Tag Archives: Oliver Mellor

Murder Most Enjoyable


Grand Theatre, Wolverhampton, Thursday 28th April, 2016


Frederick Knott’s classic thriller bears repeated viewing (this is my third or fourth production) not least because it’s not a whodunit – it’s more of a will-he-get-away-with-it?  And even if you already know the answer to that, there is still much to reward the audience in this tautly written, expertly plotted piece.  A lesson in crime-writing.

Tony Wendice (Oliver Mellor) is plotting to bump off his wife Sheila (Terri Dwyer) and so enlists former school acquaintance and Jeremy Clarkson lookalike (Jolyon Young) to do the actual deed.  Knott has the two men talk through the plan in detail so we know what’s coming.  This adds to the suspense.  A phone call is to be the inciting action… When it happens, the playwright shows he has surprises up his sleeve.

Oliver Mellor is rather good at being bad.  His Tony is a manipulative, assertive bully – I enjoy disliking him from the off.  Terri Dwyer cuts an elegant figure in 50s couture and, of the entire company, she captures the acting style of the period without descending into spoof or caricature.  Marcus Hutton gives a suave and earnest turn as Sheila’s erstwhile lover Max.  The dialogue, somewhat dated now, sounds fresh coming from these more-than-competent actors.  I find it hard to credit that the young Mellor and the older Young were at the same school, however fleetingly, but I suspend my disbelief and let that go.

Completing the company is an enjoyable John Hester as Inspector Hubbard, deadpan and perspicacious.  We get just much pleasure from watching him unpick Wendice’s deadly scheme.  Director Patric Kearns handles the suspense and the violence well, and the show looks great, courtesy of Geoff Gilder’s design and David North’s lighting.  Production company Talking Scarlet has mounted a solid, dependable staging of a play that epitomises the genre.  Very satisfying.

Dial M For Murder photo 1 (1).JPG.gallery

No, I don’t have PPI – Olvier Mellor as Tony Wendice

Chilling on a Summer Night


Grand Theatre, Wolverhampton, Tuesday 16th July, 2013


The Ian Dickens Summer Season draws to a close with this fourth offering, an effective chiller from 1930 by Emlyn Williams.   It plays out like a murder mystery, typical of that genre, but there is a supernatural element to proceedings that turn it into a ghost story towards the end.

The plot concerns an unusual party that takes place on stage of an empty theatre, rented for the occasion of Lord Jasper’s 50th birthday.  According to the terms of a will, if he can survive until 11 pm, he stands to inherit a couple of million quid.  Lord Jasper is something of an expert in all things occult and the theatre is reputed to have its own ghostly apparitions – hence his choice of location.  Also in the running is Jasper’s only surviving relative, a mystery man who will inherit if the old boy doesn’t make it to midnight…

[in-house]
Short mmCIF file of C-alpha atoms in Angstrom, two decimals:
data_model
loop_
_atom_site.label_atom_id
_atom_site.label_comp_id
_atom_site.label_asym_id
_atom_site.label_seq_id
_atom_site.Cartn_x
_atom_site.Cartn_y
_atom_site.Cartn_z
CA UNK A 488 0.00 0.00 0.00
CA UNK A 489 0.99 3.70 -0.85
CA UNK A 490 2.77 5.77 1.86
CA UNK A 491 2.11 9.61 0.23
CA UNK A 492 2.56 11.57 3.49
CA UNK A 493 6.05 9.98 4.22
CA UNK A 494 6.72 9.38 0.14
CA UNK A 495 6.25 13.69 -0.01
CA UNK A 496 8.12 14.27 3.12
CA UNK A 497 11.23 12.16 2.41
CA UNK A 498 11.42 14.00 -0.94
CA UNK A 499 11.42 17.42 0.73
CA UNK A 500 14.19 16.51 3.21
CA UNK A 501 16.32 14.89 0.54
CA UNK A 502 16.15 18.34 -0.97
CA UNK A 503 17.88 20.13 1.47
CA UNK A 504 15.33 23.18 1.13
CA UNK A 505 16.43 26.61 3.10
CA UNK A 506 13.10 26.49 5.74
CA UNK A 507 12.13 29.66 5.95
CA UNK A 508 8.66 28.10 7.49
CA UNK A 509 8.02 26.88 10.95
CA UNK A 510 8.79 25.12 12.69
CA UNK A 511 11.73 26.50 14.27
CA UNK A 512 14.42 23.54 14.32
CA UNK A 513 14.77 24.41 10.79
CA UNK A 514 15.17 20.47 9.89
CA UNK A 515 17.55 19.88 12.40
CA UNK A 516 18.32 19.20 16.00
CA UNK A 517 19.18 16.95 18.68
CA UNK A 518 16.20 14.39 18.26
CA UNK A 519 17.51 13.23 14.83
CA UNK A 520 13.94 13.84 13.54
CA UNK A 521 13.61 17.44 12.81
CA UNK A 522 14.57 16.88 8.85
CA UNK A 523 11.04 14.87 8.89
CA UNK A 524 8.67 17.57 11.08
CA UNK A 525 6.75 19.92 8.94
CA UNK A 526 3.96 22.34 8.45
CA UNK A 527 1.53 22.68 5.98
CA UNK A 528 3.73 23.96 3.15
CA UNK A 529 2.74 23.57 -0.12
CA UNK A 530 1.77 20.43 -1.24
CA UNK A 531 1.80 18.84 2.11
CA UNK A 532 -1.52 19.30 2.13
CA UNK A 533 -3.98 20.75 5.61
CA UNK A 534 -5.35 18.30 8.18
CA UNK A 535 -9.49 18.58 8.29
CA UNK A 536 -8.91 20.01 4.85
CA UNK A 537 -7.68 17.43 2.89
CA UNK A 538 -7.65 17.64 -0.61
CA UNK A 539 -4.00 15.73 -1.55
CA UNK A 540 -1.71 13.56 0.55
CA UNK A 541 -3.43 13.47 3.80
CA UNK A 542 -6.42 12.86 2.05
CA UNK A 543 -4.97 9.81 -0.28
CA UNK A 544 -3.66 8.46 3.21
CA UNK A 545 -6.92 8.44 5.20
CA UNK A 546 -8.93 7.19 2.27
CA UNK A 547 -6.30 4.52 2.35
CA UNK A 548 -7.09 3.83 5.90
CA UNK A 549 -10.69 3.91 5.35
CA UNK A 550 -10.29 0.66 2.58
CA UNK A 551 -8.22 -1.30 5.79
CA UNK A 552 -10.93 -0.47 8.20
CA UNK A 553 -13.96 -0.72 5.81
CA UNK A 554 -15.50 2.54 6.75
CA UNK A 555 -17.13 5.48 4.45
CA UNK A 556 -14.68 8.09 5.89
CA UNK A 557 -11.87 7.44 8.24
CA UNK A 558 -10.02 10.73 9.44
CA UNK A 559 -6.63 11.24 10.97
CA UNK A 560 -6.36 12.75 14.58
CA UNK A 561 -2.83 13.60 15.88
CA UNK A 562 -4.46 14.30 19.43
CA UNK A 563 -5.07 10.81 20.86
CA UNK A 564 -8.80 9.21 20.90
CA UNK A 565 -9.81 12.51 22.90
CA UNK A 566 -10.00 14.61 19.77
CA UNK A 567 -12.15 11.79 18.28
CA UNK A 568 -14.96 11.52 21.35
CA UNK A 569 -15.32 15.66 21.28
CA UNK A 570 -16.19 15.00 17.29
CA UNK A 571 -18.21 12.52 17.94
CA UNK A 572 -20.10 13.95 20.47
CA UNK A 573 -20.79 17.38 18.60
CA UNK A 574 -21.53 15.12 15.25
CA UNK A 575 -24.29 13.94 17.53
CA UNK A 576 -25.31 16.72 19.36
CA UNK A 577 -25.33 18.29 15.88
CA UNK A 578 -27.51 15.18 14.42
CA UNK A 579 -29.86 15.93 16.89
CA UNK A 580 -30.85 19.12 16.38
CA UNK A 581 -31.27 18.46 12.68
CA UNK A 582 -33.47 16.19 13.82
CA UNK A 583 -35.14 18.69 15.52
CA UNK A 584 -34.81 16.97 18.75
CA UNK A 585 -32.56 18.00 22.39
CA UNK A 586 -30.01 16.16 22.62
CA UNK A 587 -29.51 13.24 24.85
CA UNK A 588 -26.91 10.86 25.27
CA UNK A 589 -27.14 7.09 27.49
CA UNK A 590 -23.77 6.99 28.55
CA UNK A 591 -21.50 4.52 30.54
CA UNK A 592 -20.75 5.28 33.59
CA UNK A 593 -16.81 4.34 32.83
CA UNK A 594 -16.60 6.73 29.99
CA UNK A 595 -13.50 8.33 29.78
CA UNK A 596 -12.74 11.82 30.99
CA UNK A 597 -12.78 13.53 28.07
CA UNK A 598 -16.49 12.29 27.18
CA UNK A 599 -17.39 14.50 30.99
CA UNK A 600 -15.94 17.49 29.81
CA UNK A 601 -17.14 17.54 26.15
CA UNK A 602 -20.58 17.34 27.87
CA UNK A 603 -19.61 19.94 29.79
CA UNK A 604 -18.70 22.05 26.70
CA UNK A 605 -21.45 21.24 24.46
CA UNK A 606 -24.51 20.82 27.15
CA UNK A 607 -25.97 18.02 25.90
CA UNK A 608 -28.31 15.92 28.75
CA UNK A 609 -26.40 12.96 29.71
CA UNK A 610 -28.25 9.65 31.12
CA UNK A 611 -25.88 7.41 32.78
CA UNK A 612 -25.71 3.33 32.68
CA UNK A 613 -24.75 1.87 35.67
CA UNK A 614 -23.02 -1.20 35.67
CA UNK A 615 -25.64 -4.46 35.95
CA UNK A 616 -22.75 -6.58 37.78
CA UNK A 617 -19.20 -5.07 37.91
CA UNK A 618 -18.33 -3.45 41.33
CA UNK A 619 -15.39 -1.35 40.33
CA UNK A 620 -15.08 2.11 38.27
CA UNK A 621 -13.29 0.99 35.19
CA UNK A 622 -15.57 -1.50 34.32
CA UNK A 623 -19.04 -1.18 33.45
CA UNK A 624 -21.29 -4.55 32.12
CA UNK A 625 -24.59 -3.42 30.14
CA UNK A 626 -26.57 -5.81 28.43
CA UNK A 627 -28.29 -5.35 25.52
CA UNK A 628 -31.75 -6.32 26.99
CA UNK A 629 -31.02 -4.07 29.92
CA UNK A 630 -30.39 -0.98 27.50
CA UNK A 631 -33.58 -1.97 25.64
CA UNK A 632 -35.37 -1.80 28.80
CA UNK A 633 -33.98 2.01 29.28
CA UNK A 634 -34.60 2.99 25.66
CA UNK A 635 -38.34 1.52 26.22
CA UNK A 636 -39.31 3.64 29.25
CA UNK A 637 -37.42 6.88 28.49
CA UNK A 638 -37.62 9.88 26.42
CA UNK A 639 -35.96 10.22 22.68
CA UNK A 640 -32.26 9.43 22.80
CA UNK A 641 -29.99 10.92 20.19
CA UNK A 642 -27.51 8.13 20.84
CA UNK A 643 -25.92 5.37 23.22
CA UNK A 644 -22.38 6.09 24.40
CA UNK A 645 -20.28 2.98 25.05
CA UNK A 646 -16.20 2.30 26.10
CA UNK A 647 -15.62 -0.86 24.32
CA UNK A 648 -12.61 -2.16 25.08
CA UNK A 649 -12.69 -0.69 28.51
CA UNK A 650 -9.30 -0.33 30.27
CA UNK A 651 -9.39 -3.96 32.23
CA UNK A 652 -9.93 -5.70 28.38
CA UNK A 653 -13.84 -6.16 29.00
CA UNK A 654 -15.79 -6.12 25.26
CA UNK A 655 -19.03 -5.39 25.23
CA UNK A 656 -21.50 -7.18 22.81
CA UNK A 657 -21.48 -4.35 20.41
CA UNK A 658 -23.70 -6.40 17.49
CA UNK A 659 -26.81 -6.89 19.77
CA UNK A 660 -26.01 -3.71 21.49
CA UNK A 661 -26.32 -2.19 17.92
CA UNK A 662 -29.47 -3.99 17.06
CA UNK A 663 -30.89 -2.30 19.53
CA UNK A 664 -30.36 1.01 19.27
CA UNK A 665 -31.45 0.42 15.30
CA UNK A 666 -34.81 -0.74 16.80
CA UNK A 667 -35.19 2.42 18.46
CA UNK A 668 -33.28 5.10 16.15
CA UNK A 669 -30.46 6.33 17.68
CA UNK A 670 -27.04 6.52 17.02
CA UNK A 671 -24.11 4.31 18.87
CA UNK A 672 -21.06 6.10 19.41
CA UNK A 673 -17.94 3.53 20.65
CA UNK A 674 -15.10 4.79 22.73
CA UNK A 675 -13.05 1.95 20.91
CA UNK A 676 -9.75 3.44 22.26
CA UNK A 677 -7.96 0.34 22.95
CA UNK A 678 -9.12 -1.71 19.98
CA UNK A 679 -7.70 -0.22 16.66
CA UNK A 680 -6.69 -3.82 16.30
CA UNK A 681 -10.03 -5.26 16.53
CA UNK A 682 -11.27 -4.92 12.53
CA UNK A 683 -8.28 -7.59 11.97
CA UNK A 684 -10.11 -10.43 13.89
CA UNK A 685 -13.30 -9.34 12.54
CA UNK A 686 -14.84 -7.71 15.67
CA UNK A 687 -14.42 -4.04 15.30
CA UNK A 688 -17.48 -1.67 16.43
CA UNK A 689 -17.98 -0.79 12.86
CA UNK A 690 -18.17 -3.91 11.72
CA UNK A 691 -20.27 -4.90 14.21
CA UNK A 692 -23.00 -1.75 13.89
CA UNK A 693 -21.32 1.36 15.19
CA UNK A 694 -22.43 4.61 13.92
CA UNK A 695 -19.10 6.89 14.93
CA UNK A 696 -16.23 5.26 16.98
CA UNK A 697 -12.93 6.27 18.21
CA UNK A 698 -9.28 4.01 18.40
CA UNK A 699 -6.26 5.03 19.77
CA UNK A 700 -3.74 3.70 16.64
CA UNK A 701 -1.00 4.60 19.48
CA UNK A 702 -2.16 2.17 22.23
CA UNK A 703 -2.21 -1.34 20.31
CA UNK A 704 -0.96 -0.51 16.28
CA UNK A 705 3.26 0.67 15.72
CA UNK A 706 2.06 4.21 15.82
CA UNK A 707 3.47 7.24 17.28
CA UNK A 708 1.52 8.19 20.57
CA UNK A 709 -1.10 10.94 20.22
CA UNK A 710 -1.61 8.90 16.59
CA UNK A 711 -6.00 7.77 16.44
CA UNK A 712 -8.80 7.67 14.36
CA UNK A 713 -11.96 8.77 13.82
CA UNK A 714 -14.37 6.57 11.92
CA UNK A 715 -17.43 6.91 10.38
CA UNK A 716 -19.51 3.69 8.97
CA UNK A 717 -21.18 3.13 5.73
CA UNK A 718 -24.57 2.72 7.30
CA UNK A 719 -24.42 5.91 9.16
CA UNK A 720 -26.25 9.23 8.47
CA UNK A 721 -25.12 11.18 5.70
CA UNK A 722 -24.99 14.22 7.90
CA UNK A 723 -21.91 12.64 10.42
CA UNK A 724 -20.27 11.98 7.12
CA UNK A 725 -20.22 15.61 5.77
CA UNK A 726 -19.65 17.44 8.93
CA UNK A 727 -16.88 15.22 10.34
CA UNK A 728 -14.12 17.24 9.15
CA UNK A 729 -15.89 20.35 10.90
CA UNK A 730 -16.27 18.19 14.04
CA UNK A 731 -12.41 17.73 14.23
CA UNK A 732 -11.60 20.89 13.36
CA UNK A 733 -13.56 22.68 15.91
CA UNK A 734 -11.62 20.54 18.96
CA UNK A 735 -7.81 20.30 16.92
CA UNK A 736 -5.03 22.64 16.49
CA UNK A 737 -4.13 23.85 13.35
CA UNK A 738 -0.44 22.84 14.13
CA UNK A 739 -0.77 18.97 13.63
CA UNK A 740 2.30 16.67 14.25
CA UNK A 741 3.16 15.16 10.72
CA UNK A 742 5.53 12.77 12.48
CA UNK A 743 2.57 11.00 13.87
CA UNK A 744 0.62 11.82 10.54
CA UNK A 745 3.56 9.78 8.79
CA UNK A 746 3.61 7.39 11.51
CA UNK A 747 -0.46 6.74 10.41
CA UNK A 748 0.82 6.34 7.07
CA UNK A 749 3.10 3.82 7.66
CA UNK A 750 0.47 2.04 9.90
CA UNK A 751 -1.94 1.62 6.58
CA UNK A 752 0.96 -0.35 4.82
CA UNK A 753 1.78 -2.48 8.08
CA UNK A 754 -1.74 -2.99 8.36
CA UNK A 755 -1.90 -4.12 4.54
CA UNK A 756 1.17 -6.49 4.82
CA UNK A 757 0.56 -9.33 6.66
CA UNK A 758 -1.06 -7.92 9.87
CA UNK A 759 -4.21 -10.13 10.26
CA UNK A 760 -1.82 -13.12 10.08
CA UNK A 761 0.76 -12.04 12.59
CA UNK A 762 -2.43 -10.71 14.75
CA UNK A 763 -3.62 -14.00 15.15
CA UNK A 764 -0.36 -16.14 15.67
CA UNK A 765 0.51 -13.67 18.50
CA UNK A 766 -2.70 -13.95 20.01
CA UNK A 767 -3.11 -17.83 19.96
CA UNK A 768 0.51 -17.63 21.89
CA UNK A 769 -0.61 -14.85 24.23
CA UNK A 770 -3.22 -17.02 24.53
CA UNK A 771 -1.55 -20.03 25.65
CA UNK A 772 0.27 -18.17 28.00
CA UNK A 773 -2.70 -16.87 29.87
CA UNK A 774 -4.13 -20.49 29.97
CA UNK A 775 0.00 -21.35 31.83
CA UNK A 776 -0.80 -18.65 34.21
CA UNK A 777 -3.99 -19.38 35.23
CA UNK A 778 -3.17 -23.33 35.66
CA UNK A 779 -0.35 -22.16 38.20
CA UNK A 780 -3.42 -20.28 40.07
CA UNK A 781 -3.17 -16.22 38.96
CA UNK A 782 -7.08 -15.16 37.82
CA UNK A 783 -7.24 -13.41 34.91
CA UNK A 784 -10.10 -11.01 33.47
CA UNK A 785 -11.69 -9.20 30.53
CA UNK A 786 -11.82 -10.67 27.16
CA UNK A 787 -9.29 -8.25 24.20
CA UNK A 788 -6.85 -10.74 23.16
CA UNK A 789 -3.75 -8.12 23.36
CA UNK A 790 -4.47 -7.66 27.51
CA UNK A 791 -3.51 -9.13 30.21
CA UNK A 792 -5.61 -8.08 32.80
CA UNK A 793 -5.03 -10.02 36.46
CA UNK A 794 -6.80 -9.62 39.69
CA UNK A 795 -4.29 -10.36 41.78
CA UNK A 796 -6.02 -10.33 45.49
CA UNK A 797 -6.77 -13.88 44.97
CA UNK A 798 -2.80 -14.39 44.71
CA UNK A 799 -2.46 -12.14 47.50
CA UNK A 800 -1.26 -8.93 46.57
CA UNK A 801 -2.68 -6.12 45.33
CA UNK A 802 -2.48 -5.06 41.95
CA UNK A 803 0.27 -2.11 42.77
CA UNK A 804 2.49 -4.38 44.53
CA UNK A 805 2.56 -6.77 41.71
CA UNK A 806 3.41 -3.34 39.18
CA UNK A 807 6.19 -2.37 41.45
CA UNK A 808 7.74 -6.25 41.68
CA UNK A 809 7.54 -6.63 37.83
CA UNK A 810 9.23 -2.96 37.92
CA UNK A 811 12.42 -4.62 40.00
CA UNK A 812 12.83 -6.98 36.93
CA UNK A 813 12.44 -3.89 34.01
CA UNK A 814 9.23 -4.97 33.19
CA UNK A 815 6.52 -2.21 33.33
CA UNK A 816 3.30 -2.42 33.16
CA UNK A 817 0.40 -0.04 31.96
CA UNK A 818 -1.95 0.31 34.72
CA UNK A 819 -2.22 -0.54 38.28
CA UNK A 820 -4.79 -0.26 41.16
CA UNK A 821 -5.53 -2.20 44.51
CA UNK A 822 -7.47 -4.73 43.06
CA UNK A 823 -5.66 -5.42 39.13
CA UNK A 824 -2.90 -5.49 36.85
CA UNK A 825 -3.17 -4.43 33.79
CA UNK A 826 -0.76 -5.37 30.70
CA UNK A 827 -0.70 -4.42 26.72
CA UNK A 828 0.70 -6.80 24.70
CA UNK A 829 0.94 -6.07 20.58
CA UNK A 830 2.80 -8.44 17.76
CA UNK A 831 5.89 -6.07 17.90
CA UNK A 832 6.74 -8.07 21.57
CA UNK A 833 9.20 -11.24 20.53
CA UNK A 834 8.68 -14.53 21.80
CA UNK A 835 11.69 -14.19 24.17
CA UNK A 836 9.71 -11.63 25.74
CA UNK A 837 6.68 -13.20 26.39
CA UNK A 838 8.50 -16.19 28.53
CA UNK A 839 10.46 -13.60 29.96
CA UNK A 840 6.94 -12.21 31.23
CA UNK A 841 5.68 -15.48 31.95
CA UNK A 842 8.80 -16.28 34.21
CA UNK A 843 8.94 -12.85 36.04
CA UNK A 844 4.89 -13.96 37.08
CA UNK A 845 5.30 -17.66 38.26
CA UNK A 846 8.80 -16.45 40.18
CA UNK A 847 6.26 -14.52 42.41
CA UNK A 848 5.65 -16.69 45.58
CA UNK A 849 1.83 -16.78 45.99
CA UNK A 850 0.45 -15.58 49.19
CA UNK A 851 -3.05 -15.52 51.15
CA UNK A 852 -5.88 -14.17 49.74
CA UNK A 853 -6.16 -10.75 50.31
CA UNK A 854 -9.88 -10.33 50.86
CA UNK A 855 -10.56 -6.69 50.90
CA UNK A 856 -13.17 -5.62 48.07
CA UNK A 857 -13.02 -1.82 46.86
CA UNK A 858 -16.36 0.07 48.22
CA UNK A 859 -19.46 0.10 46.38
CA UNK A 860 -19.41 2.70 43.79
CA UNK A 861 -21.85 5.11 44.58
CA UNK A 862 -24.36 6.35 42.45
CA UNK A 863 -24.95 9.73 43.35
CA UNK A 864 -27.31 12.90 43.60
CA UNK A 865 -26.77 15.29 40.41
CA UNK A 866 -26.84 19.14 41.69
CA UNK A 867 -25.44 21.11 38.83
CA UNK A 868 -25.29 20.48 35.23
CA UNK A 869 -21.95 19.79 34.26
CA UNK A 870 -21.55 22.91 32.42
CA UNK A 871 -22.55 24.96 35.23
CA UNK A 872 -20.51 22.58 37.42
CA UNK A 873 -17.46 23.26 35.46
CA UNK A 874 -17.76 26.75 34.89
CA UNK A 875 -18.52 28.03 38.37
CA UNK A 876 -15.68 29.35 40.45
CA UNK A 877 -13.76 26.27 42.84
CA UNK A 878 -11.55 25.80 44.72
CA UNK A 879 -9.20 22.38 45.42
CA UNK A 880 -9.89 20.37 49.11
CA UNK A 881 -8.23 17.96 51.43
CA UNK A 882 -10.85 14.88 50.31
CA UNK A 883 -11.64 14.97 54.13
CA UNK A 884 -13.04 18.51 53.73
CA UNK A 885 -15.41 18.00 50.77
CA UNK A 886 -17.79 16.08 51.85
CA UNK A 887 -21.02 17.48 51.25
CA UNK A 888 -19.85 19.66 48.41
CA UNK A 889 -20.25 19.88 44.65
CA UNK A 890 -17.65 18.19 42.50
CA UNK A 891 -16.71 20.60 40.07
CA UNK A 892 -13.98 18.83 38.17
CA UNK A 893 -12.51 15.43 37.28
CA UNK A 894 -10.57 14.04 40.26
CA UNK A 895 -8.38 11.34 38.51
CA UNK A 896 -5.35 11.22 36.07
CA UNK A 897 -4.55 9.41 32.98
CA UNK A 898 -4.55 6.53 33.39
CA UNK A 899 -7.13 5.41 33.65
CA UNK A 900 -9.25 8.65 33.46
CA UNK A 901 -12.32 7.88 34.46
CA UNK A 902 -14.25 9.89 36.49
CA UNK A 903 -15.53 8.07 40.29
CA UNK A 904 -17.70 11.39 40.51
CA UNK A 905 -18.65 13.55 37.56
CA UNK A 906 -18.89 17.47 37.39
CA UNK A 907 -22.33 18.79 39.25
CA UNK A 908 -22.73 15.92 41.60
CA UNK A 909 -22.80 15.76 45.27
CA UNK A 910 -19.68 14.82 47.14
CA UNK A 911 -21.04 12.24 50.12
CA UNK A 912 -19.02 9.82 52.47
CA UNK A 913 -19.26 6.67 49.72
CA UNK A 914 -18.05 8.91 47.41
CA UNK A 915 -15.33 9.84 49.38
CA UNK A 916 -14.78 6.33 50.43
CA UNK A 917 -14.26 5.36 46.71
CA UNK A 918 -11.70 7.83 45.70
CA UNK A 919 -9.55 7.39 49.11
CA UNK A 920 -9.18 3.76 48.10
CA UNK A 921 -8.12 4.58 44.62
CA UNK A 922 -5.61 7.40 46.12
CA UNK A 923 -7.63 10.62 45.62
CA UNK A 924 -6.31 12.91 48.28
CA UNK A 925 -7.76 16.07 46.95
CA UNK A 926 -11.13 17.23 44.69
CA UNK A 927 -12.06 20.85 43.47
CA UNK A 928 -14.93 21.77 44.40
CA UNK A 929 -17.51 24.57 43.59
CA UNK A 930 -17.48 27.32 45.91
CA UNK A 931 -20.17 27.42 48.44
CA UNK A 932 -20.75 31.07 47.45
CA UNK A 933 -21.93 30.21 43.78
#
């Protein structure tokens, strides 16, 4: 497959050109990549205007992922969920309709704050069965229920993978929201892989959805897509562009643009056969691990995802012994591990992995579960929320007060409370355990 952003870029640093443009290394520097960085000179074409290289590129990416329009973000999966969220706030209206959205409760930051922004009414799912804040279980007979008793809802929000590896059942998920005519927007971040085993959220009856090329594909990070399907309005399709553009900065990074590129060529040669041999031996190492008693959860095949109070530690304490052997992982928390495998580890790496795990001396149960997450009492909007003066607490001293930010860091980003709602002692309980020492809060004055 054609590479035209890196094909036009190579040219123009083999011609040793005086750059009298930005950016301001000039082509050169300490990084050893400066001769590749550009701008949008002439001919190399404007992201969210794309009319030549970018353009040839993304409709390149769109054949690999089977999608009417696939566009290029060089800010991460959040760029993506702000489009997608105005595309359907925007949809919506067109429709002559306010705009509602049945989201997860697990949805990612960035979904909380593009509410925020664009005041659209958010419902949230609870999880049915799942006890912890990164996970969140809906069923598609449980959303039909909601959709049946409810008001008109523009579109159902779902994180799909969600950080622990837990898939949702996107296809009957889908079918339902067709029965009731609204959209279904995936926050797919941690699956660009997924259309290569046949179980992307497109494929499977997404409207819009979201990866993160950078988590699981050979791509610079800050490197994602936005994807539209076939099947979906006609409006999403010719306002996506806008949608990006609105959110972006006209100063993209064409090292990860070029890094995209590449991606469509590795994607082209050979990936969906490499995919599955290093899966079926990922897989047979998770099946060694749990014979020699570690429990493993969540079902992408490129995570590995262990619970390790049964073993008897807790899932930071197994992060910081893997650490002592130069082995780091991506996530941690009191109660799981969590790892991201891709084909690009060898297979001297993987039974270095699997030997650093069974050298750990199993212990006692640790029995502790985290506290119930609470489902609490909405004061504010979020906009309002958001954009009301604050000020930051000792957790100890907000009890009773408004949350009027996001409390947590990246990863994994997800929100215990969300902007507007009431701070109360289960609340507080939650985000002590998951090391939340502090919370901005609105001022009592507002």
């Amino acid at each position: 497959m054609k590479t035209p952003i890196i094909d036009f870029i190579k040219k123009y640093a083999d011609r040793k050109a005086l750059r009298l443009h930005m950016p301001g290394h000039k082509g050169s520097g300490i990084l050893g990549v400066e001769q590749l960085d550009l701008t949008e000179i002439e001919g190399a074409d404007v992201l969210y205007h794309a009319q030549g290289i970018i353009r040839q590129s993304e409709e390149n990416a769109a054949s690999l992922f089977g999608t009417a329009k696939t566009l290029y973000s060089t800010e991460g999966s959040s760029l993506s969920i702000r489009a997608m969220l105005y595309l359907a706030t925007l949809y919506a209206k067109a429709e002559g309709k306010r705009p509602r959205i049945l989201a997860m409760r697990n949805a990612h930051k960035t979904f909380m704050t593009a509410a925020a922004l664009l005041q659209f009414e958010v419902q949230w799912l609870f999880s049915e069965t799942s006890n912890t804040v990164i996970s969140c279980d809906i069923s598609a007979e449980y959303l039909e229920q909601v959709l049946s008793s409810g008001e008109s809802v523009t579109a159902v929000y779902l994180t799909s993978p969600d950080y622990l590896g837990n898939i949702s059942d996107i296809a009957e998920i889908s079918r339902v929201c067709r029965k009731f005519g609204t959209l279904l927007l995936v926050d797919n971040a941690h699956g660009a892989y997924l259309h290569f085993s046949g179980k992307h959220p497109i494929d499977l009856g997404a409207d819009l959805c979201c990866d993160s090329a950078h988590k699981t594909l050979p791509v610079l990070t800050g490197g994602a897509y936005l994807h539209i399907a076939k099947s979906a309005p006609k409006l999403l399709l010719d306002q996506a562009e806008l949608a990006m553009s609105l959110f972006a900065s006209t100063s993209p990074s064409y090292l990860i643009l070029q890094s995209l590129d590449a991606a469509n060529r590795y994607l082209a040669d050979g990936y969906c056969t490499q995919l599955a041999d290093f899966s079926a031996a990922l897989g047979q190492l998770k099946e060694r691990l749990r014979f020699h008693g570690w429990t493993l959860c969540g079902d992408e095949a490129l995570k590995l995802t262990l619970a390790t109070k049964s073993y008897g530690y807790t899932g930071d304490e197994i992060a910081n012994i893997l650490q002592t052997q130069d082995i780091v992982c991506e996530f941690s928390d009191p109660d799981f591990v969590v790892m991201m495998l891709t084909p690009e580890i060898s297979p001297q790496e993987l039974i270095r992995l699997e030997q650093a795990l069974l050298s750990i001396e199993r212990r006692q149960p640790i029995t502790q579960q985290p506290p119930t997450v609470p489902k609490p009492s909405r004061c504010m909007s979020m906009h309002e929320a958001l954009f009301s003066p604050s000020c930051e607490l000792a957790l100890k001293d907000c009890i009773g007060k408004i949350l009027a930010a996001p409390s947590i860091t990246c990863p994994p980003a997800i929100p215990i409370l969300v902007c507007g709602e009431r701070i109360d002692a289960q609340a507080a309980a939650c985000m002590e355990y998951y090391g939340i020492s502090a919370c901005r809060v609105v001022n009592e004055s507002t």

It’s a creaky old plot but once it’s up and running you go along for the ride, thanks to the performances by a strong ensemble of players.  Paul Lavers is dashing and flamboyant as genial eccentric Sir Jasper with Nicola Weeks very good as his young bride.  It seems to me Weeks is more suited to these period roles than some of the more contemporary comedies I’ve seen her in.  The bride’s mother is the marvellous Anita Harris, looking glamorous and elegant, balancing superciliousness and desperation, as she tries to protect her daughter’s interests.  Also in the mix is handsome young hero Jimmy North (the likeable Mark Martin) who worms his way into the party – as a character, he fizzles out in that he is not part of bringing the murderer to light, but that’s all part of how Emlyn Williams plays with the genre.  I was impressed by Karen Ford as Mrs Wragg, a character part of strung-together colloquialisms, managing to keep on the right side of gor-blimey; she adds a touch of levity to proceedings and also helps to build the spooky atmosphere.  Poppy Meadows adds to the tension as jumpy Miss Groze, although we discover the reason for her nervousness is nothing to do with the theatre ghost…

Of course, the mysterious relative shows up.  Oliver Mellor dominates his scenes as Maurice Mullins, whose camp, extrovert exterior masks a Machiavellian heart, playing him with energy but keeping the melodramatic elements of the role toned down somewhat.  Any pretence at a whodunit is swept away and the play shifts gear.  Supernatural elements are brought to bear to expose the killer – like Banquo’s ghost at the dinner table.  Directors Ian Dickens and David North crank the tension slowly and play the dramatic irony to the utmost but the first appearance of the ‘Woman’ (Melissa Thomas) could do with being a touch more unworldly.  Good use is made of silence (when the audience is not coughing itself inside out, that is!) and Steve Chambers’s sound design adds to the sense of foreboding very effectively.

It’s an old-fashioned piece, a little longwinded in places, but it’s handled well and bears up in this day and age when we are more accustomed to flashier special effects and faster-moving stories.